In 1997, Pellegrini et al. developed tissue-engineered corneal epithelial sheet transplantation as a novel therapeutic method for severe ocular surface disorders. They separated cells from a small amount of corneal–limbal epithelial tissue, generated epithelial sheets ex vivo, and then successfully transplanted them into two patients11. Since then, basic and clinical research on corneal regeneration has gained momentum worldwide.
We have focused on amniotic membrane as a substrate for culturing cells, generating stratified mucosal epithelial sheets consisting of corneal epithelial stem cells or oral mucosal epithelial cells, and using these to regenerate the ocular surface in severe ocular surface disorders12–14.
2. DEVELOPMENT OF NEW TREATMENT TECHNIQUES AND NON-CLINICAL PROOF OF CONCEPT
2.1 Clinical studies of transplantation of corneal epithelial sheets cultivated on amniotic membrane
The amniotic membrane is a thin membrane covering the fetal and placental surfaces. It consists of a basement membrane and a layer of amniotic epithelial cells. Because the amniotic membrane is unlikely to be rejected, it has long been used in surgery and dermatology. For example, it has been used to prevent adhesion after abdominal surgery and to promote epithelial repair of skin burns. The use of amniotic membrane in ophthalmology was reported in 1995 by Kim and Tseng, who used a cryopreserved amniotic membrane to reconstruct the ocular surface in rabbits15. Thereafter, amniotic membrane transplantation, with or without corneal epithelial transplantation, has been used to treat cicatricial diseases, including recurrent pterygium and SJS16.
The amniotic membrane is known to have various beneficial effects, including reducing scar formation, promoting epithelial growth mediated by growth factors17, reducing inflammation18 and reducing neovascularization. In particular, the collagen that makes up its basement membrane resembles that of the basement membrane of the ocular surface (i.e., corneal and conjunctival) epithelial cells19. Based on the assumption that selection of the substrate for culturing epithelial cells is important to obtain good prognosis, we established a method for culturing mucosal epithelial stem cells using a denuded amniotic membrane as the substrate. This was prepared by scraping off amniotic epithelial cells from cryopreserved amniotic tissue20–22.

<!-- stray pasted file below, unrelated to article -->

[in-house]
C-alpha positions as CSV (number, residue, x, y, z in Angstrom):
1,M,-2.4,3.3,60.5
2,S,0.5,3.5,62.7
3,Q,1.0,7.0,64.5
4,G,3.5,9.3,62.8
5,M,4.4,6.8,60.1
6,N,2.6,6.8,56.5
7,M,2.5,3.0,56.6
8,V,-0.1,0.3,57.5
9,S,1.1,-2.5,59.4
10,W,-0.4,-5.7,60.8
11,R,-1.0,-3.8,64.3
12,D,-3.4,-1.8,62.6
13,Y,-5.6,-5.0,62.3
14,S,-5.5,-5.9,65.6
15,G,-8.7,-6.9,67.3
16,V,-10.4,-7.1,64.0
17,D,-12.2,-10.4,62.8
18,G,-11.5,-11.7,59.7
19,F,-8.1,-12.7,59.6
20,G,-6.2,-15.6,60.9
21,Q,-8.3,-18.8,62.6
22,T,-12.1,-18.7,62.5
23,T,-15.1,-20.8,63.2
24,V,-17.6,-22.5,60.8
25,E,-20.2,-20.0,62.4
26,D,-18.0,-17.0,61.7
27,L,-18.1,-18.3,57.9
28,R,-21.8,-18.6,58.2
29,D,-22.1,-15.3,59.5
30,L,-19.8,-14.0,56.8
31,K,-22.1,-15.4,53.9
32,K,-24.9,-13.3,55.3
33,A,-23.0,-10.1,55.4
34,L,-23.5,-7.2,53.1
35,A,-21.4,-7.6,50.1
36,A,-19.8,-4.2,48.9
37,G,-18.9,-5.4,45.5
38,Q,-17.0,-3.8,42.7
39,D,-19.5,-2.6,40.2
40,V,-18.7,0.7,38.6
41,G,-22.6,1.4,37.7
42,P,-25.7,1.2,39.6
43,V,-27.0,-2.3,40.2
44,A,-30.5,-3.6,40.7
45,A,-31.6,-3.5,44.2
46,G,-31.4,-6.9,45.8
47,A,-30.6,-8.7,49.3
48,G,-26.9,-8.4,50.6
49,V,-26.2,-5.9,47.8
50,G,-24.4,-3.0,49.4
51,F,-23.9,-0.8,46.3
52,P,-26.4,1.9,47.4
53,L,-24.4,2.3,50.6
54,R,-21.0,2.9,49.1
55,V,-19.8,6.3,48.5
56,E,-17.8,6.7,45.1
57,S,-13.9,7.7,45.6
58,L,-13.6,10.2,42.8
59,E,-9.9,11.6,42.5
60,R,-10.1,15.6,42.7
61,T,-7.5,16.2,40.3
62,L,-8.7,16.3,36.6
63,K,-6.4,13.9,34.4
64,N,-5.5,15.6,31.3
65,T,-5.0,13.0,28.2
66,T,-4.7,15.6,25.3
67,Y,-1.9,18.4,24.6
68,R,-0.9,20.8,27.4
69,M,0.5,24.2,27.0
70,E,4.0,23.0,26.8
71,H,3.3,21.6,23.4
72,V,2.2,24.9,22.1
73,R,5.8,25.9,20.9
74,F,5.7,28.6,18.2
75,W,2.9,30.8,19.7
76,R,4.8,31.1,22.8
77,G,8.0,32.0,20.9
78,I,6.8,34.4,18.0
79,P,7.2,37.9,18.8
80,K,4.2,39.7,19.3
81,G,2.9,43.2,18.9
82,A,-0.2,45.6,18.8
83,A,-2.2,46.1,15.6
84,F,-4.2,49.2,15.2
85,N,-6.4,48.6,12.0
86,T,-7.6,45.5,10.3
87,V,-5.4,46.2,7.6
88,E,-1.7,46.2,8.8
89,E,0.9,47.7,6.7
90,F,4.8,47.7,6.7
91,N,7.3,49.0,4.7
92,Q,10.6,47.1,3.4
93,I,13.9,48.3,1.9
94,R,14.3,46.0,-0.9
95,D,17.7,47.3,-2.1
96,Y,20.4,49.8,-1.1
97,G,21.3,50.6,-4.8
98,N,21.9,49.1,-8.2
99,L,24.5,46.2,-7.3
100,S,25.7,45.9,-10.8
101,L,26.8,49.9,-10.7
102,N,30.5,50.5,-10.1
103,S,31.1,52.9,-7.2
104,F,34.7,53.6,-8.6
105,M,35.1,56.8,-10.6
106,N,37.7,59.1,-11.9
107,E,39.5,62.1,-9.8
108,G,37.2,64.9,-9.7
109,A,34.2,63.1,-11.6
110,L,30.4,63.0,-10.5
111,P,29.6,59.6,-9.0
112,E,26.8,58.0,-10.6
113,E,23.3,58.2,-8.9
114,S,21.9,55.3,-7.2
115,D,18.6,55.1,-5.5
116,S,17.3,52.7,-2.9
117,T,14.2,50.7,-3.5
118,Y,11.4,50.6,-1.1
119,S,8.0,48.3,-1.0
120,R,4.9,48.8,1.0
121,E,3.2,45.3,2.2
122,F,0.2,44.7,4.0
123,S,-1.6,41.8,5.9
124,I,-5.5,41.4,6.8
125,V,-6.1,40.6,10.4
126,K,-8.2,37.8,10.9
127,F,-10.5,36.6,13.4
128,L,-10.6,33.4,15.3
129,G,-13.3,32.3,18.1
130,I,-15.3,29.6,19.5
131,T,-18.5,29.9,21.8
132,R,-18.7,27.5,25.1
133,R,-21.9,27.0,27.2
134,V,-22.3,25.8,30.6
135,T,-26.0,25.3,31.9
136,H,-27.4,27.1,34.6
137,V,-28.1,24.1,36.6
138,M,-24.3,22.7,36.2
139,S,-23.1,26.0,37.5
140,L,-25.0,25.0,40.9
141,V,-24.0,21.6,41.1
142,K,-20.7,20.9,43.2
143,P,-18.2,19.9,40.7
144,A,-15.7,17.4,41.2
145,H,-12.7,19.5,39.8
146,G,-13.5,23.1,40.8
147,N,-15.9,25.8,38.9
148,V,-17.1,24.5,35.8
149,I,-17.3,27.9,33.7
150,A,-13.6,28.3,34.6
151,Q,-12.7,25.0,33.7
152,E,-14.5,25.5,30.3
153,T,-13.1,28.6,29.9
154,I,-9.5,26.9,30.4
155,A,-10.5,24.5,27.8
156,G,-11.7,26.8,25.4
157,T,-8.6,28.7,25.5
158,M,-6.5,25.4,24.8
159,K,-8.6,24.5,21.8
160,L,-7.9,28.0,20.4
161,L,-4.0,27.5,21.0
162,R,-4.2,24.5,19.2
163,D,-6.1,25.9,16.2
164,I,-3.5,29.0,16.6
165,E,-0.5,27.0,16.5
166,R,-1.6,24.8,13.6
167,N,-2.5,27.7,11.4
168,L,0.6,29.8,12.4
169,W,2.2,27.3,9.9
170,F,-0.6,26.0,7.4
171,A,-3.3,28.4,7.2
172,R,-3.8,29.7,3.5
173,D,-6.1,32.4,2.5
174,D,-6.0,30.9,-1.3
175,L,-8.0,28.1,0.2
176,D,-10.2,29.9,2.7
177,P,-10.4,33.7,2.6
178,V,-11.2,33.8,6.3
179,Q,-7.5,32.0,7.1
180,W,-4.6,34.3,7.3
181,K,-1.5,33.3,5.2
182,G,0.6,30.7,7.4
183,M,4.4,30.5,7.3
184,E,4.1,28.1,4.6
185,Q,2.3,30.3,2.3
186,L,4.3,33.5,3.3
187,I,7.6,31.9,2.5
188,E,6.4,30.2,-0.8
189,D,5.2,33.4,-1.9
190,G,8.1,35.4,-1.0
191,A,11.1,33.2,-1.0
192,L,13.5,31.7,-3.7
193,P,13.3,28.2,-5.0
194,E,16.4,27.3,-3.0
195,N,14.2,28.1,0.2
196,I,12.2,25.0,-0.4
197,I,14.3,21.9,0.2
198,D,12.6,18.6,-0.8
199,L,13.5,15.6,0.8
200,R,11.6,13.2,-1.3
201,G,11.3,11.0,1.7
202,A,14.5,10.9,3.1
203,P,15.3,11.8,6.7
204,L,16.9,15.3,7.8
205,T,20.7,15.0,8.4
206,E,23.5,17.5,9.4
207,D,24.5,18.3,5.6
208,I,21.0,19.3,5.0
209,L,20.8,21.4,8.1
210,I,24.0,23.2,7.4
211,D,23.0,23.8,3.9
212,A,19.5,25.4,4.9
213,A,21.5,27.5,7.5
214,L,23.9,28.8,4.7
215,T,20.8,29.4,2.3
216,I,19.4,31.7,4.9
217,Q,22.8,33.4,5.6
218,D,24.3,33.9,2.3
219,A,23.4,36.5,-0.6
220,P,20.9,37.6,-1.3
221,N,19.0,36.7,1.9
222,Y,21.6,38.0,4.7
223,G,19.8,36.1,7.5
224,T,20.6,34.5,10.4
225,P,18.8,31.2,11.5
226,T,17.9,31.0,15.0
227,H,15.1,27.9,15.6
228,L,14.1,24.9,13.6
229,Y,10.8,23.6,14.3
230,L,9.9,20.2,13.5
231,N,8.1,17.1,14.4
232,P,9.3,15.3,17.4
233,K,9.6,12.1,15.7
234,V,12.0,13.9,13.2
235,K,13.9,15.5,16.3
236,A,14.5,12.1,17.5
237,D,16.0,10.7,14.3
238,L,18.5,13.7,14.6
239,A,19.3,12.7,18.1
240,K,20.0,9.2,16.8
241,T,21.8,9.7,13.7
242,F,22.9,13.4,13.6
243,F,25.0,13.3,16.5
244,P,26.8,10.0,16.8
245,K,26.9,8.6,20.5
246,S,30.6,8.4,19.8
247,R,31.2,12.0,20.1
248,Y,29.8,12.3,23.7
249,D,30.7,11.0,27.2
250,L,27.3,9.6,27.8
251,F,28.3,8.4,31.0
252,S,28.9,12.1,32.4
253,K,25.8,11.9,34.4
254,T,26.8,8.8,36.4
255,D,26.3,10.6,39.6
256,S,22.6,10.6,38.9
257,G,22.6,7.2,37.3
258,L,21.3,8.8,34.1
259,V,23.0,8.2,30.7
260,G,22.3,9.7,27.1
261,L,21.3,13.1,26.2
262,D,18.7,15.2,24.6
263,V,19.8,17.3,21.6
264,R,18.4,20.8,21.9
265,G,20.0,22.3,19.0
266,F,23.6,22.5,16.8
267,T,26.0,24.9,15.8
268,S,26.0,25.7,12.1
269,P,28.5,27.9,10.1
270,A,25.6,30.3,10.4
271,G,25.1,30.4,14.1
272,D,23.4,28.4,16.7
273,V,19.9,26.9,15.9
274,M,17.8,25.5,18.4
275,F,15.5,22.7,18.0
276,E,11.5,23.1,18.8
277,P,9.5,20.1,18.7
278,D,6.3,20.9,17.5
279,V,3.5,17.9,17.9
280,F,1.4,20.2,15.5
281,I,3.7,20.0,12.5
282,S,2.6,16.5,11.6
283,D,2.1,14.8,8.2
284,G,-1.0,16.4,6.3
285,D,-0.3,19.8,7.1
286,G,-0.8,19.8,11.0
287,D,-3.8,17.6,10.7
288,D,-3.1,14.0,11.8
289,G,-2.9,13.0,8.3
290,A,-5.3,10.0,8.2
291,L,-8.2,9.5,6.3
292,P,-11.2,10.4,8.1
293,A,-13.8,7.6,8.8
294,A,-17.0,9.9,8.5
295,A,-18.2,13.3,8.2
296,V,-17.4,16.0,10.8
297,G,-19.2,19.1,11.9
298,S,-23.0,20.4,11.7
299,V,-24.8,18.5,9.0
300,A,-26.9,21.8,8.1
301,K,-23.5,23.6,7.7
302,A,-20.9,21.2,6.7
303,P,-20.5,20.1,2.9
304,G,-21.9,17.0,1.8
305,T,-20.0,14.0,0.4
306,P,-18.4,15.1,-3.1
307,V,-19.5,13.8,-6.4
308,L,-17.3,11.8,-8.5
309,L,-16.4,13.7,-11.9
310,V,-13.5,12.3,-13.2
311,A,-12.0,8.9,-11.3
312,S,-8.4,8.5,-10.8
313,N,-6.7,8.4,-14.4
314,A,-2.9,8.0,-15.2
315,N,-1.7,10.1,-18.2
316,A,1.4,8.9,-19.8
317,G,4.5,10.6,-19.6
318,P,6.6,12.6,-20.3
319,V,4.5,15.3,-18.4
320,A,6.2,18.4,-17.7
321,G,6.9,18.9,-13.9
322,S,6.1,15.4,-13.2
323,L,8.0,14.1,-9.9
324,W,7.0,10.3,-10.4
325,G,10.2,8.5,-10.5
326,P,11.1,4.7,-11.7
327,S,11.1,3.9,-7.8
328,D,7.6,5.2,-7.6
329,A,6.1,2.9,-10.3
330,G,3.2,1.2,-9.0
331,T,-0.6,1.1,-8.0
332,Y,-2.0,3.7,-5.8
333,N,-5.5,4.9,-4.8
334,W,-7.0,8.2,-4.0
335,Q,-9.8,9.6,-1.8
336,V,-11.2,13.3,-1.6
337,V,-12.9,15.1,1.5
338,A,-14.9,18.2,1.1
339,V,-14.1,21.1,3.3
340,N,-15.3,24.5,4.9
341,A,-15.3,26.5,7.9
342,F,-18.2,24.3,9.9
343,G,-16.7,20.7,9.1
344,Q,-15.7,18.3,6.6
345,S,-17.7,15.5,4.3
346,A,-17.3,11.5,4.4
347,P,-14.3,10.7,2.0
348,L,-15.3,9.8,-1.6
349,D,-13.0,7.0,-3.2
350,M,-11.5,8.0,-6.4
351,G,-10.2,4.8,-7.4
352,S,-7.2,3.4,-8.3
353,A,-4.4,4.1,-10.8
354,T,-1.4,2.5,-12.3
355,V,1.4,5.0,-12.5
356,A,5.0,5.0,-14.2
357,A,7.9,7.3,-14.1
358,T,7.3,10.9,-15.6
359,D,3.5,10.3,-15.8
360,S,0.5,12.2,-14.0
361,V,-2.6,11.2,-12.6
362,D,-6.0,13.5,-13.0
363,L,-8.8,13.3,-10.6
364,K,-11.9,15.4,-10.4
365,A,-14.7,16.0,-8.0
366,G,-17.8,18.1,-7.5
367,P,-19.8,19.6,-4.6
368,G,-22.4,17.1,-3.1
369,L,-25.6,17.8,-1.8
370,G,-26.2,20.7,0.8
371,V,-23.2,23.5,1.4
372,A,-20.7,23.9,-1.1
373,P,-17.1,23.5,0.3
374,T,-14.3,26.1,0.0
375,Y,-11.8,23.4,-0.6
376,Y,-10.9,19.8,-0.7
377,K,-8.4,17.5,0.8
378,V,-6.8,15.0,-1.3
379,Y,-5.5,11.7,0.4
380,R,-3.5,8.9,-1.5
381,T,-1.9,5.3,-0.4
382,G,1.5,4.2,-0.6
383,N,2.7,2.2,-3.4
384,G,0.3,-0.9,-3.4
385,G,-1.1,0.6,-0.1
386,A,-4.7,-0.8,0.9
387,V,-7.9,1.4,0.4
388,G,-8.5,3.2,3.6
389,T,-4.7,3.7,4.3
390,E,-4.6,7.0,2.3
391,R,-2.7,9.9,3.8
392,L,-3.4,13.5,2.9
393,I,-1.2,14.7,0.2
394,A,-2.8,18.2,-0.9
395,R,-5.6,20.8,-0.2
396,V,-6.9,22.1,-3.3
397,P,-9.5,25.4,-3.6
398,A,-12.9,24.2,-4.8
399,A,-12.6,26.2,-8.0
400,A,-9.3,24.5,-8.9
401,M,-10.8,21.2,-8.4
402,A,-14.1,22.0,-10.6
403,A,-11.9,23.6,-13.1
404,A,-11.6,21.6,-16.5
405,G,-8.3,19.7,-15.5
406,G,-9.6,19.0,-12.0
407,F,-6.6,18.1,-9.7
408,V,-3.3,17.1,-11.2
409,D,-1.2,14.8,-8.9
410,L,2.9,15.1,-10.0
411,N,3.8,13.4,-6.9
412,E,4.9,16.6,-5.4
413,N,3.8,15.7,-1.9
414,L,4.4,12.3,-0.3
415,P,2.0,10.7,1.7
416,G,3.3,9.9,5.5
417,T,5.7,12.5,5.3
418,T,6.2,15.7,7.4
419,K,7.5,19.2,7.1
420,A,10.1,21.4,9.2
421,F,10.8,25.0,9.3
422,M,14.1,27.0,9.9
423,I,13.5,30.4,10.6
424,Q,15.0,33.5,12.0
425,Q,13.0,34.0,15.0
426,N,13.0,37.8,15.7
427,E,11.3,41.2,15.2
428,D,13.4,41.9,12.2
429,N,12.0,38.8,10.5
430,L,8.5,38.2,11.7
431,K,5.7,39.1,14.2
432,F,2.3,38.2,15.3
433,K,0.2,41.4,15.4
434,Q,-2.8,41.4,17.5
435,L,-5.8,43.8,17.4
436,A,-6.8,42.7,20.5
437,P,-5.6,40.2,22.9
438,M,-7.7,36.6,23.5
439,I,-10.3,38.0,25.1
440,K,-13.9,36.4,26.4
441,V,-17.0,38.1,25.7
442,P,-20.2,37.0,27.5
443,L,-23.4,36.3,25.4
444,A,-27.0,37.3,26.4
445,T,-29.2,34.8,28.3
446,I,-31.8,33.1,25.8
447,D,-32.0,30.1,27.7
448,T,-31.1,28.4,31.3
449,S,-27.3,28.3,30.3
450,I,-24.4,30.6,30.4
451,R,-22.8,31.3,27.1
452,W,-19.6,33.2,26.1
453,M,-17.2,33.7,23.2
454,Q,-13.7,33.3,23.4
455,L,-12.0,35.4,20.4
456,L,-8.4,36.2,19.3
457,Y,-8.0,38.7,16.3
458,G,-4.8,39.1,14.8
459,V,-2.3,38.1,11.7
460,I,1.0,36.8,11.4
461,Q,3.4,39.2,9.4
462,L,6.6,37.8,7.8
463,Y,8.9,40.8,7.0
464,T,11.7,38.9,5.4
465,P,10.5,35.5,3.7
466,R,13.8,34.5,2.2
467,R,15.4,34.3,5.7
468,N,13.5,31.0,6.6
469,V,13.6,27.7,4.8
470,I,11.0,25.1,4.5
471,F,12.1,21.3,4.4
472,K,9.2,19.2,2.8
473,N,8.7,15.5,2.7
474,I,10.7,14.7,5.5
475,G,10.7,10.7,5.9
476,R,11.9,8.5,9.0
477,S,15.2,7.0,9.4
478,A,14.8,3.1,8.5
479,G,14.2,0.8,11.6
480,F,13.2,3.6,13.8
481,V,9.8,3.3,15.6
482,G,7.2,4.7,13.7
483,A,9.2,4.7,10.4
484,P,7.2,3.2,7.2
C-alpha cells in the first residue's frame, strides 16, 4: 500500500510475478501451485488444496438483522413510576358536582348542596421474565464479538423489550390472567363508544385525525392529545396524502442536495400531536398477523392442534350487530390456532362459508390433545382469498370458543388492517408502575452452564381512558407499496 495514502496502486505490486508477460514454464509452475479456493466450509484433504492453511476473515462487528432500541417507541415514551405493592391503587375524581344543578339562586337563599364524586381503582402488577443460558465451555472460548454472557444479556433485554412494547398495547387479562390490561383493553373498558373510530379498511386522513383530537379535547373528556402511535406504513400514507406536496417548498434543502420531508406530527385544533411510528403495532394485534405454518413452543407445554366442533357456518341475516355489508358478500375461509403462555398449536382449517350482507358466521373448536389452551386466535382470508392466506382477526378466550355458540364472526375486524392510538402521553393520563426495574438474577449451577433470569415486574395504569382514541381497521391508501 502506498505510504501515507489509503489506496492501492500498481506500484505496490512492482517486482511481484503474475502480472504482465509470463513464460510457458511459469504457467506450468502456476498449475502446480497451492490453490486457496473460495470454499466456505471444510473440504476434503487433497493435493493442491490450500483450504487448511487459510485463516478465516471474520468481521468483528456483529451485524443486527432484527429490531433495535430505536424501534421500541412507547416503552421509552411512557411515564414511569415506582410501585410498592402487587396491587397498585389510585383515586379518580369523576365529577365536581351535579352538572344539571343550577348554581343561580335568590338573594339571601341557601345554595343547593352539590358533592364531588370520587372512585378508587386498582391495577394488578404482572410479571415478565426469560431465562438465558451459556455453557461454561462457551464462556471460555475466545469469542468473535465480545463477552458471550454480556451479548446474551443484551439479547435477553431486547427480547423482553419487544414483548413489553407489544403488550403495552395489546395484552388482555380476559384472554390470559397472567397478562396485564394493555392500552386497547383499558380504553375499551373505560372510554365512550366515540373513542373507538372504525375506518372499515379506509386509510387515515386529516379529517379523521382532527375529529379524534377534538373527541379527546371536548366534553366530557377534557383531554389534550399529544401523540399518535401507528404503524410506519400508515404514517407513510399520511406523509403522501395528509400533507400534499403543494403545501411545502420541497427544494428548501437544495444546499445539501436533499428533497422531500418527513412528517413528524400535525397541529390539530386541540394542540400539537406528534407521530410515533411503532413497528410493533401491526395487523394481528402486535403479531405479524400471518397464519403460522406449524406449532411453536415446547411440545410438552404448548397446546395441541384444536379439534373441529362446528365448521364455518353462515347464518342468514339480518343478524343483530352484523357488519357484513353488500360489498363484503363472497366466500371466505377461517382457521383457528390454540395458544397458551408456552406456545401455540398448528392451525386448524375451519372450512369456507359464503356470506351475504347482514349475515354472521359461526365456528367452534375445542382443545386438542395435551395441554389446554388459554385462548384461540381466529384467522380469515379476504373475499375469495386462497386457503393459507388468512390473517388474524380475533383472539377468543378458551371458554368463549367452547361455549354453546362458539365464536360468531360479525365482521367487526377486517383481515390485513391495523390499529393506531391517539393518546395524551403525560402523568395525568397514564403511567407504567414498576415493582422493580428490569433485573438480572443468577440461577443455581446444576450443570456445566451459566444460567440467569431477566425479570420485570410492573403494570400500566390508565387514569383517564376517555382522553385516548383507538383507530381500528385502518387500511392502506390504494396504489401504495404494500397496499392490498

In 1999, we began the clinical application of cultivated allogeneic corneal epithelial sheet transplantation for treating bilateral severe ocular surface disorders23,24. Cultivated corneal epithelial sheets were successfully grafted onto the cornea, and we were able to achieve epithelial reconstruction in patients having persistent epithelial defects with prolonged acute-phase inflammation, for which no other treatment was available. We also achieved visual improvement in patients with chronic visual impairment. Initially, we transplanted cultivated allogeneic corneal epithelial sheets in eyes with SJS, chemical injury or ocular pemphigoid (25 eyes in 23 patients). The transplanted corneal epithelium survived and maintained corneal transparency for a long time in patients with chemical injury. However, in patients with SJS and ocular pemphigoid the transplanted corneal epithelium was slowly replaced by conjunctival epithelium. Adverse events were obvious rejection (observed in four eyes) and corneal infection due to methicillin-resistant Staphylococcus aureus (MRSA) and Staphylococcus epidermidis (three eyes).